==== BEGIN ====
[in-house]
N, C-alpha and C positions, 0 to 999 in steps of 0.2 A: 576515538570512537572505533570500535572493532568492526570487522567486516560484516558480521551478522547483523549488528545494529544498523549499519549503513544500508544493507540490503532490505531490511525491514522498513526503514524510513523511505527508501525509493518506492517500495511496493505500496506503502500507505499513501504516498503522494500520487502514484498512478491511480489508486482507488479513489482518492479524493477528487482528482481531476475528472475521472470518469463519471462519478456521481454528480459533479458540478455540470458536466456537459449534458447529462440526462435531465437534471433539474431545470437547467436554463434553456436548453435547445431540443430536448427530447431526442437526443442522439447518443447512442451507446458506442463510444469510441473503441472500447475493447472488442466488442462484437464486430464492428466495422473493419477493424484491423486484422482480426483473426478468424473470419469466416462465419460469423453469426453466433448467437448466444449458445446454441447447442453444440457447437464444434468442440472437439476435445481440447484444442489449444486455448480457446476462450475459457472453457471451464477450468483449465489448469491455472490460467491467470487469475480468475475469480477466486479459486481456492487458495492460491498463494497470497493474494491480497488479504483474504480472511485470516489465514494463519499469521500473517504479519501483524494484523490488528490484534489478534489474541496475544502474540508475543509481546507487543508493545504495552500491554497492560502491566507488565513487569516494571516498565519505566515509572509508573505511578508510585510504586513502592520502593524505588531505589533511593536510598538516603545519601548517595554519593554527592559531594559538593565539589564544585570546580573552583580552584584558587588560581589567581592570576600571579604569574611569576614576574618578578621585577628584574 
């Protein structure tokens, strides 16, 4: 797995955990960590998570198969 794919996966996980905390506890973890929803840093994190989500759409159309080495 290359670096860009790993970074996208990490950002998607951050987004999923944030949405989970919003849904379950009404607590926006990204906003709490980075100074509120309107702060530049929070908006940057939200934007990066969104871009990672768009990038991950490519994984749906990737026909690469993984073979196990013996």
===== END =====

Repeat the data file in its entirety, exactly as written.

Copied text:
[in-house]
N, C-alpha and C positions, 0 to 999 in steps of 0.2 A: 576515538570512537572505533570500535572493532568492526570487522567486516560484516558480521551478522547483523549488528545494529544498523549499519549503513544500508544493507540490503532490505531490511525491514522498513526503514524510513523511505527508501525509493518506492517500495511496493505500496506503502500507505499513501504516498503522494500520487502514484498512478491511480489508486482507488479513489482518492479524493477528487482528482481531476475528472475521472470518469463519471462519478456521481454528480459533479458540478455540470458536466456537459449534458447529462440526462435531465437534471433539474431545470437547467436554463434553456436548453435547445431540443430536448427530447431526442437526443442522439447518443447512442451507446458506442463510444469510441473503441472500447475493447472488442466488442462484437464486430464492428466495422473493419477493424484491423486484422482480426483473426478468424473470419469466416462465419460469423453469426453466433448467437448466444449458445446454441447447442453444440457447437464444434468442440472437439476435445481440447484444442489449444486455448480457446476462450475459457472453457471451464477450468483449465489448469491455472490460467491467470487469475480468475475469480477466486479459486481456492487458495492460491498463494497470497493474494491480497488479504483474504480472511485470516489465514494463519499469521500473517504479519501483524494484523490488528490484534489478534489474541496475544502474540508475543509481546507487543508493545504495552500491554497492560502491566507488565513487569516494571516498565519505566515509572509508573505511578508510585510504586513502592520502593524505588531505589533511593536510598538516603545519601548517595554519593554527592559531594559538593565539589564544585570546580573552583580552584584558587588560581589567581592570576600571579604569574611569576614576574618578578621585577628584574 
């Protein structure tokens, strides 16, 4: 797995955990960590998570198969 794919996966996980905390506890973890929803840093994190989500759409159309080495 290359670096860009790993970074996208990490950002998607951050987004999923944030949405989970919003849904379950009404607590926006990204906003709490980075100074509120309107702060530049929070908006940057939200934007990066969104871009990672768009990038991950490519994984749906990737026909690469993984073979196990013996």